Archive for August 19th, 2008

There’s a difference between sales and politics. To me, selling is a response to an actual need. The client needs a single, simple something. In response, you try to sell him three deluxe somethings and the extended warranty. Underneath the hoopla (and the optional rust-proofing) there’s a need in there somewhere, and it’s usually the client’s.

Politics is about manipulation. It’s about pushing the levers, pressing the buttons, pulling the strings (and exhausting the idioms.)  If there’s a need in there, it’s your need for the client to do something your way, for whatever reason.

How does this relate to copywriting (because it should, right)? Actually, I find myself in this position often.  I get inspired during the writing process and start off in a direction that is not exactly what we agreed to. Pretty close but, in my opinion, better. When it comes time to submit the draft, I start to wonder how am I going to present this? How am I going to couch it? How am I going to slip it over the transom/under the radar/through the keyhole?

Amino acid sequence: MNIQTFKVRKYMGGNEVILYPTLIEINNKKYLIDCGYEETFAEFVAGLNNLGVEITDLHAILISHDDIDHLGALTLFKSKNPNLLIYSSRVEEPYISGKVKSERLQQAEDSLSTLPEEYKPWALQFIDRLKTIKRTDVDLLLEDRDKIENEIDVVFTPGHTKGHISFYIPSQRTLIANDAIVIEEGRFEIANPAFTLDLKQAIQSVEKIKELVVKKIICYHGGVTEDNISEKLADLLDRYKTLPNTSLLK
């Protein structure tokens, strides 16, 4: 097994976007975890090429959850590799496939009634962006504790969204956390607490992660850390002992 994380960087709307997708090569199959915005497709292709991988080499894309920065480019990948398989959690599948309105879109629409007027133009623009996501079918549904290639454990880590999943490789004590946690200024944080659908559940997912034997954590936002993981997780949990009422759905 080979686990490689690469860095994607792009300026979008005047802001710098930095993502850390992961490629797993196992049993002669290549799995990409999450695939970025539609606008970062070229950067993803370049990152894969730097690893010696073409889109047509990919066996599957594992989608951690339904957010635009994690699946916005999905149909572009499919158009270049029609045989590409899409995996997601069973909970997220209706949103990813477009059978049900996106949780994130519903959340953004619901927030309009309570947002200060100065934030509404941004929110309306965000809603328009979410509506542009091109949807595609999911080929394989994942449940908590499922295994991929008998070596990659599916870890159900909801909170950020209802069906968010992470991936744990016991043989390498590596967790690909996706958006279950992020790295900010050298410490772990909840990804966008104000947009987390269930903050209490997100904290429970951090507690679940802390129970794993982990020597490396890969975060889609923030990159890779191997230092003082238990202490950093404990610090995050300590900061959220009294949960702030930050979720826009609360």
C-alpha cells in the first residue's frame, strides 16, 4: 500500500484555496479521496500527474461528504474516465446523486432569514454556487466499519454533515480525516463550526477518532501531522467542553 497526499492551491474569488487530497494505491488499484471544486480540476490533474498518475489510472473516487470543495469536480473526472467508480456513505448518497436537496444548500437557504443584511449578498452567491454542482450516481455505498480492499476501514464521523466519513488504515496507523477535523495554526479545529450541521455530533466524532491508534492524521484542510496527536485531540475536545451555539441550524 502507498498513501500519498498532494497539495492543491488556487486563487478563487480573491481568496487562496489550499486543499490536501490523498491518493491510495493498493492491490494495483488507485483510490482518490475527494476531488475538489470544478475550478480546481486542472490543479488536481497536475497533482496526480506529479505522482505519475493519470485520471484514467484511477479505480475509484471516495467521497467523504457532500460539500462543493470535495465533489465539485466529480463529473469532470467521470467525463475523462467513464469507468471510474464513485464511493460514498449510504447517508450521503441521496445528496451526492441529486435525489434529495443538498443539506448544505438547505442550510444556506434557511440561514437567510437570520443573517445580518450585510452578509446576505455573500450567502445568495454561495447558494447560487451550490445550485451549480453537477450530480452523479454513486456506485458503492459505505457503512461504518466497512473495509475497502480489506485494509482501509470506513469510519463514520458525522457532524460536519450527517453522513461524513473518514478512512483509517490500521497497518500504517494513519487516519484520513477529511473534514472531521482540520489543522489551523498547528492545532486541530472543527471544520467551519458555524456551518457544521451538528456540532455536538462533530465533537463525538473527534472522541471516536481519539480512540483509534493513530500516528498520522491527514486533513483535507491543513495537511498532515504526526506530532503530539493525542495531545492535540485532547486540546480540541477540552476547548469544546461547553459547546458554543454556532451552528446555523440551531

Now, here’s where the true Marketing Communications pros would swoop in and apply their mastery of human nature. “We’ll point them towards X, but they’ll resist and try to pick Y. Then we’ll hit them with Z, which is actually X with just enough Y in it to make them think that it was their idea.’

Manipulative? Absolutely, but I don’t mean it in a bad way…as long as you’re acting in the client’s best interest. I think this kind of scheming is an art form. I wish I had any talent for it whatsoever, but I don’t.

I am just a copywriter, so my writing has to speak for itself. So I submit the draft. I don’t write a preamble “warning” them that this won’t be exactly what we discussed. I don’t ask them to have an open mind. I just present it, hope that it flies, and try to prepare myself for any potential objections.  No tricks, no ploys, no angle.

On the other hand…

It just occurred to me that, as far as managing client expectations, my candid confession of not having an angle is actually an angle…and a really good one! So forget everything I just said.

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